2nd Group Buy - EVE LF280K 6000 cycles Fully Matched Grade A Cells

Thanks @Phil.g00 , @neliuszeeman , the wman who twisted and broke MY arm, is chatting to Amy, WAS already chatting to Amy. your reference just boosted it a lot more.

Her cells are like ±$40 more than our original idea, methinks, it matters a lot more to have proper cells from day one. So we will see what the final price is on Amy’s cells.

Right, we are going for these cells, thank you @Phil.g00 : New Version Genuine Grade A Eve 3.2v 280ah Lifepo4 Battery Cells For Solar System Ev Rv - Buy Eve,Lifepo4,Rechargeable Battery Product on Alibaba.com

If anyone want to buy with the group, post you totals here, copy/pasting the previous order, to keep a track of the cells to no having to scroll up and down.

With the final total cells, we can get firmer import pricing, as we have a importer on the list of buyers.

TTT: 16 + 1 cell
= 17 cells

Ask for double the number of busbars and all cells professionally matched.

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OK, on a technical issue, why not 18 cells in series. if your BMS can handle it, with Victron equipment?
Victron charges up to 60Vdc? I don’t see the downside…
No spare cell sitting doing nothing, And now being incapable of overcharging healthy cells so it’s inherently safer.
So you get a bad cell and you drop your settings and you can afford to drop down to 15 cells easy (Pylontech territory)?
Conventions are for the birds, the conventions have to satisfy all inverter/chargers capabilities. But you have Victron equipment, so I’d like a technical reason to dispute my opinion.
I accept if you’ve bought into a 16S BMS, there are cost implications, but the tail shouldn’t wag the dog.

We are focussing on getting 20s BMS’s. :wink:
Ones that can be programmed. See BMS Group Buy

3.33v per cell x 18v = 59.94v
Even 3.3v per cell = 59.4v

… mmm …

I would also like to know why not?

With all these options … I cannot see why not?

We are here:
TTT: 16+1 sel
Jasper: 32 +1 Sel
Cornelius = 16 +1 sel
Paul: 8 + 1 sel
Albert: 16+1
Dewald: 20
= 113 cells from New Version Genuine Grade A Eve 3.2v 280ah Lifepo4 Battery Cells For Solar System Ev Rv - Buy Eve,Lifepo4,Rechargeable Battery Product on Alibaba.com

Once we have the total cells = volume and weight = then we can get a quote on landing costs, excl VAT and Customs charges.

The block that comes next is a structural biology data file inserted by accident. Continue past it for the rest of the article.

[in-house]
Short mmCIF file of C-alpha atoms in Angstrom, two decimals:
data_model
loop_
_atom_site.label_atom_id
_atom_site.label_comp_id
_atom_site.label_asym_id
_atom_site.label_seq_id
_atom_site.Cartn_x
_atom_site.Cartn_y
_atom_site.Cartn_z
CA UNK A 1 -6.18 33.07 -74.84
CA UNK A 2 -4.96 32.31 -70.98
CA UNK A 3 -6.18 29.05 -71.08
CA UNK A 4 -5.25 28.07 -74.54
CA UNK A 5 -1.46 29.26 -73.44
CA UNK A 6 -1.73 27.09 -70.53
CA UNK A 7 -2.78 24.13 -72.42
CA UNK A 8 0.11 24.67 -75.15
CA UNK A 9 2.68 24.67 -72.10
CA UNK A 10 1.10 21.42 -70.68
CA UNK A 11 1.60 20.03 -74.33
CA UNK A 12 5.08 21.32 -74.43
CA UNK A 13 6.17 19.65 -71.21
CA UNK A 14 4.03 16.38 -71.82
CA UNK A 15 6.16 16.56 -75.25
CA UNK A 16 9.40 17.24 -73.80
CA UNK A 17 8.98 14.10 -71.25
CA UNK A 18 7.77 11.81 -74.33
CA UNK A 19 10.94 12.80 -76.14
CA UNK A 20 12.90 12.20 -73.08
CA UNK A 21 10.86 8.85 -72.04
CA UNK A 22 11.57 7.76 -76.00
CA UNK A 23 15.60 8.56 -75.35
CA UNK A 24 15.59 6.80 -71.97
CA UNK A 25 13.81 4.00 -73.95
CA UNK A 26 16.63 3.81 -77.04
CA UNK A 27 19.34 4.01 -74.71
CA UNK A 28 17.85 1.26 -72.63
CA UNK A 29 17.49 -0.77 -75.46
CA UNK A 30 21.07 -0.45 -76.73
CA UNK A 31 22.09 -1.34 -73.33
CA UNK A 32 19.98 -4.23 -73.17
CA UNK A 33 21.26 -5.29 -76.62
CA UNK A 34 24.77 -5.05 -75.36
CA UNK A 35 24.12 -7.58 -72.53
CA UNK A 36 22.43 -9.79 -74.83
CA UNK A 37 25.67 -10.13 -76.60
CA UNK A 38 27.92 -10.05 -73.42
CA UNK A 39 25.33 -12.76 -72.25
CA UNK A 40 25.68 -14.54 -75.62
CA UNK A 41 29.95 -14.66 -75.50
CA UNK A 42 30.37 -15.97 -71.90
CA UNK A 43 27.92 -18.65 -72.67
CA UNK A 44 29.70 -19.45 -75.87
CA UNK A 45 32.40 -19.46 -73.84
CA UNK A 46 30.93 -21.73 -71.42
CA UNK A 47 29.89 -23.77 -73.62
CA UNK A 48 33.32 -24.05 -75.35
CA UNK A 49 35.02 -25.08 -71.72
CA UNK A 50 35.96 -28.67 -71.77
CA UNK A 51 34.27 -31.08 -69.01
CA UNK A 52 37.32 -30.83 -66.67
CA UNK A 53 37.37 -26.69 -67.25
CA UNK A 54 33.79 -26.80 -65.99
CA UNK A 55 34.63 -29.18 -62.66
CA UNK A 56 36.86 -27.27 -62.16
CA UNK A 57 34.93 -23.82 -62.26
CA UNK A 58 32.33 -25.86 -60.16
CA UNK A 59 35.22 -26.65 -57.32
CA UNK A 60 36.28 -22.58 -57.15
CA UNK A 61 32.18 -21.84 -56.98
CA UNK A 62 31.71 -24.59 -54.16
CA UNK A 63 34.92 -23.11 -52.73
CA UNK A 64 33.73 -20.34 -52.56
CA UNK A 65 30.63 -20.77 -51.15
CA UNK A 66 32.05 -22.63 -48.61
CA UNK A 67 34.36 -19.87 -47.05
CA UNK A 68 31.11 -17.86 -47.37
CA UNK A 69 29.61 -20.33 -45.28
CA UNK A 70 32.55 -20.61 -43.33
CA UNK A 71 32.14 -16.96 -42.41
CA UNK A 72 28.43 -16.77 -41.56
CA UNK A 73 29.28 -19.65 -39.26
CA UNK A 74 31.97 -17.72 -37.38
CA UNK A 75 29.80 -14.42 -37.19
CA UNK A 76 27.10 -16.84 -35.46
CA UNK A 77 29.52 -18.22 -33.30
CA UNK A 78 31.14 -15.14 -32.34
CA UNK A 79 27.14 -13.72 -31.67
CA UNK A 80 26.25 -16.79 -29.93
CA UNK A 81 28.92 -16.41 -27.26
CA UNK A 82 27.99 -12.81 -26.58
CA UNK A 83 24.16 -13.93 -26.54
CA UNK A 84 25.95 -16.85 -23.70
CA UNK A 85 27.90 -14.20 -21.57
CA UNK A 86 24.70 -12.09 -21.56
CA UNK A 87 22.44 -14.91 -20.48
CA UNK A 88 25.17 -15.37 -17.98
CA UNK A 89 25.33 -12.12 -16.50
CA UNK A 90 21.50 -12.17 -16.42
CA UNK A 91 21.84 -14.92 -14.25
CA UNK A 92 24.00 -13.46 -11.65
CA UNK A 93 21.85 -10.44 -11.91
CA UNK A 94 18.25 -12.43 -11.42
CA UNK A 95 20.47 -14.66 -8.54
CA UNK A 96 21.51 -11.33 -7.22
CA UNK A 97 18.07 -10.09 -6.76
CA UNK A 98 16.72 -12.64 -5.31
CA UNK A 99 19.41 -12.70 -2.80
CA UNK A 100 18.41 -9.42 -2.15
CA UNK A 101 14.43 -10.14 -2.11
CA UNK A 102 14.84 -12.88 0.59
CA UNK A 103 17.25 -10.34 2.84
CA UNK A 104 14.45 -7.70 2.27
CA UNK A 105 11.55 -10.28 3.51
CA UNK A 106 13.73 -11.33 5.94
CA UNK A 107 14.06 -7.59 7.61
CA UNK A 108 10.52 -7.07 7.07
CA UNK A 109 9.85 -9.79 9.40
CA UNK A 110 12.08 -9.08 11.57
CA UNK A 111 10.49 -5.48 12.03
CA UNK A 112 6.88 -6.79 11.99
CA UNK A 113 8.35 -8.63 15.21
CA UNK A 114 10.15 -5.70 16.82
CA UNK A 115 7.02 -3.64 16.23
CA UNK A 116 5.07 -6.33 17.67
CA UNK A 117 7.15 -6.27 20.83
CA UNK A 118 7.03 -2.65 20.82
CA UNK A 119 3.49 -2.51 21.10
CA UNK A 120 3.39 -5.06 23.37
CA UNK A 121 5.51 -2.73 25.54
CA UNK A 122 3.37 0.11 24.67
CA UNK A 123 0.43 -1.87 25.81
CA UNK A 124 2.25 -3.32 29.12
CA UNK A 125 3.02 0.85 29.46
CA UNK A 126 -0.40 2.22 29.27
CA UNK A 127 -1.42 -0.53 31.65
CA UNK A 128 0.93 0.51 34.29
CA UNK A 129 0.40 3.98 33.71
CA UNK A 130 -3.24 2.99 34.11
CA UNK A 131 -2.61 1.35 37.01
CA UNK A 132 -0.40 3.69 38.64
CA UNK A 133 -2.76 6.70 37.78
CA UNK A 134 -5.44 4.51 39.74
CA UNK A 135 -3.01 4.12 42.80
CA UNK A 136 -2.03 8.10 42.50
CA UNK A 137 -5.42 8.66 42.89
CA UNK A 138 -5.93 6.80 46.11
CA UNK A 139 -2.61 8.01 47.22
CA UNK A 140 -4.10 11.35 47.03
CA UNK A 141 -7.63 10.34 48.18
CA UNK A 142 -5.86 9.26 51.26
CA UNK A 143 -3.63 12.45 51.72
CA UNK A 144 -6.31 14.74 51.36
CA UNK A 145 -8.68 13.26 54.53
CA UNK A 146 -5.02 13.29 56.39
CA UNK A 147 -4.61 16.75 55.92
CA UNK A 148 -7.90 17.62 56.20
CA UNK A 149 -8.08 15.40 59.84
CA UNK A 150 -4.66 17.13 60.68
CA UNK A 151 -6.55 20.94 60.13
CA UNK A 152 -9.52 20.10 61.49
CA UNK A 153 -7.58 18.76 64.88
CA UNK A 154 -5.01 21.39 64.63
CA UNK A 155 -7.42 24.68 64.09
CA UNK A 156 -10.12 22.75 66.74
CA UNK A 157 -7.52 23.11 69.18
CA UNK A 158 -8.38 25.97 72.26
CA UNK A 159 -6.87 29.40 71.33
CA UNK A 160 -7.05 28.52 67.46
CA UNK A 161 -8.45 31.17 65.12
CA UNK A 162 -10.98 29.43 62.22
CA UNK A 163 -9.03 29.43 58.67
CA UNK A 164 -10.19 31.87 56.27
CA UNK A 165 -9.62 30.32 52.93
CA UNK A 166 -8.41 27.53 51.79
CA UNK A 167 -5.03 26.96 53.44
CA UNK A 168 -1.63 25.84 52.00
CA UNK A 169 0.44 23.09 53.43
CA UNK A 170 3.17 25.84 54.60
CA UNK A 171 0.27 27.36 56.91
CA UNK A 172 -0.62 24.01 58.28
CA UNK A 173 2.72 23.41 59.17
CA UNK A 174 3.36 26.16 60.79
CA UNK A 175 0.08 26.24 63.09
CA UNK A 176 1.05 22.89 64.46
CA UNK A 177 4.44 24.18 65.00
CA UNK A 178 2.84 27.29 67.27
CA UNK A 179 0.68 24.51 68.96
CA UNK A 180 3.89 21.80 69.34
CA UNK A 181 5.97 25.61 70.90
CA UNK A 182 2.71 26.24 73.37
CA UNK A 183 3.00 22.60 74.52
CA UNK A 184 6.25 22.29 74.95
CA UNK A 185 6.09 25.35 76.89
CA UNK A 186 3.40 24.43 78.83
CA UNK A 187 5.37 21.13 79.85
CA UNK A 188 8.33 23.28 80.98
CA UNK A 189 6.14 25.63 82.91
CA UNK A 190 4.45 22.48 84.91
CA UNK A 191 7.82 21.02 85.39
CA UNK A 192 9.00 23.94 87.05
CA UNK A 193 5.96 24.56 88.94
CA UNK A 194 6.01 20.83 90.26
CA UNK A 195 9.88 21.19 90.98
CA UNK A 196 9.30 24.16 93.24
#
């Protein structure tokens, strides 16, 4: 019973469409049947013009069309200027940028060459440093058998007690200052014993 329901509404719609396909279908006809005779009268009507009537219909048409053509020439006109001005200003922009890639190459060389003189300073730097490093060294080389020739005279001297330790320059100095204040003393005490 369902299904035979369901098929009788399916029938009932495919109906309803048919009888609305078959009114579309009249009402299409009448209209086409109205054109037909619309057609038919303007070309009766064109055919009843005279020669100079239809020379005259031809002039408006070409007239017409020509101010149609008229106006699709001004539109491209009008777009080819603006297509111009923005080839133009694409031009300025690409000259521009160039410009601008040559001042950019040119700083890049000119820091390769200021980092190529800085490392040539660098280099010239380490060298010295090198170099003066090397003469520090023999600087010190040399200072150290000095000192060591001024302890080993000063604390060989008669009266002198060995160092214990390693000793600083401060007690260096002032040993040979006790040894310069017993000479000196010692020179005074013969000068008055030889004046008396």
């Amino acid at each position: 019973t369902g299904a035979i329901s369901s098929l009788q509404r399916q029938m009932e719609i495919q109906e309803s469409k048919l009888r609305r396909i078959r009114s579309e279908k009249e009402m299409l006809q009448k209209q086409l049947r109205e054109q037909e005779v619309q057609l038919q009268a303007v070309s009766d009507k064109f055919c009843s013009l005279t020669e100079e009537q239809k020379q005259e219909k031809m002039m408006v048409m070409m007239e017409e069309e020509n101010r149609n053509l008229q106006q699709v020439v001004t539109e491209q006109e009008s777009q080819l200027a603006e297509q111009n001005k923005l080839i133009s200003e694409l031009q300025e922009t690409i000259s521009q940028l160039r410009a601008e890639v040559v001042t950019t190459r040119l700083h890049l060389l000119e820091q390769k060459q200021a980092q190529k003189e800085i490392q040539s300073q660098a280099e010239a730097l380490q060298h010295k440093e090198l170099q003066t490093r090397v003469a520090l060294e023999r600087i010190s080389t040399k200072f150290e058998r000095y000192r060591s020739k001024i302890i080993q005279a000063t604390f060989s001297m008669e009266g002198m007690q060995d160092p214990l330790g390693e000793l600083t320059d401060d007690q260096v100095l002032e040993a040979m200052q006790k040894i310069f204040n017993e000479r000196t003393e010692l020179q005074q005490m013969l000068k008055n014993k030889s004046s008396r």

You don’t have to kill yourselves:
Rome wasn’t built in a day…
Then again, I wasn’t foreman on that job.

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18 cells at nominal 3.2V per cell is 57.6V and closer to 62V when full.

Of course you can run your cells at lower voltages, but then you’re losing out on some useful capacity, so I’d push to at least 62V. That is of course no problem for a Victron setup.

You’d need a BMS that can handle more than 16 cells AND that will balance below 3.45V. Some BMSes only close the bypasses above a certain voltage, as it is usually pointless to balance lower down.

The new thinking is only to live the plateau of the charging curve.
Apparently, it’s better to avoid the potential decrease in longevity that may be caused in a cell as voltage rise that comes very quickly for the sake of a few per cent extra capacity.
Certainly, with an extra two cells, you are more than getting what you may lose back.

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I get that :slight_smile: I agree that people pushing for 3.55V per cell (or even higher!) do so at the risk of shortening battery life, and for very little extra capacity. It comes down to what voltage you consider the elbow point. In my mind this voltage has always been 3.45V per cell, or at least 3.4V.

Interestingly, the BSLBATT battery that is sold by GetOffGrid (and now fully supported in Victron systems) have a 54.5V charge voltage, with 16 cells, which means about 3.4V per cell. And I was really impressed with that battery…

So 18 cells at 3.4v = 61.2v, so you agree, very cool thing to try?

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Oh absolutely, just make sure you have a BMS that balances around that point.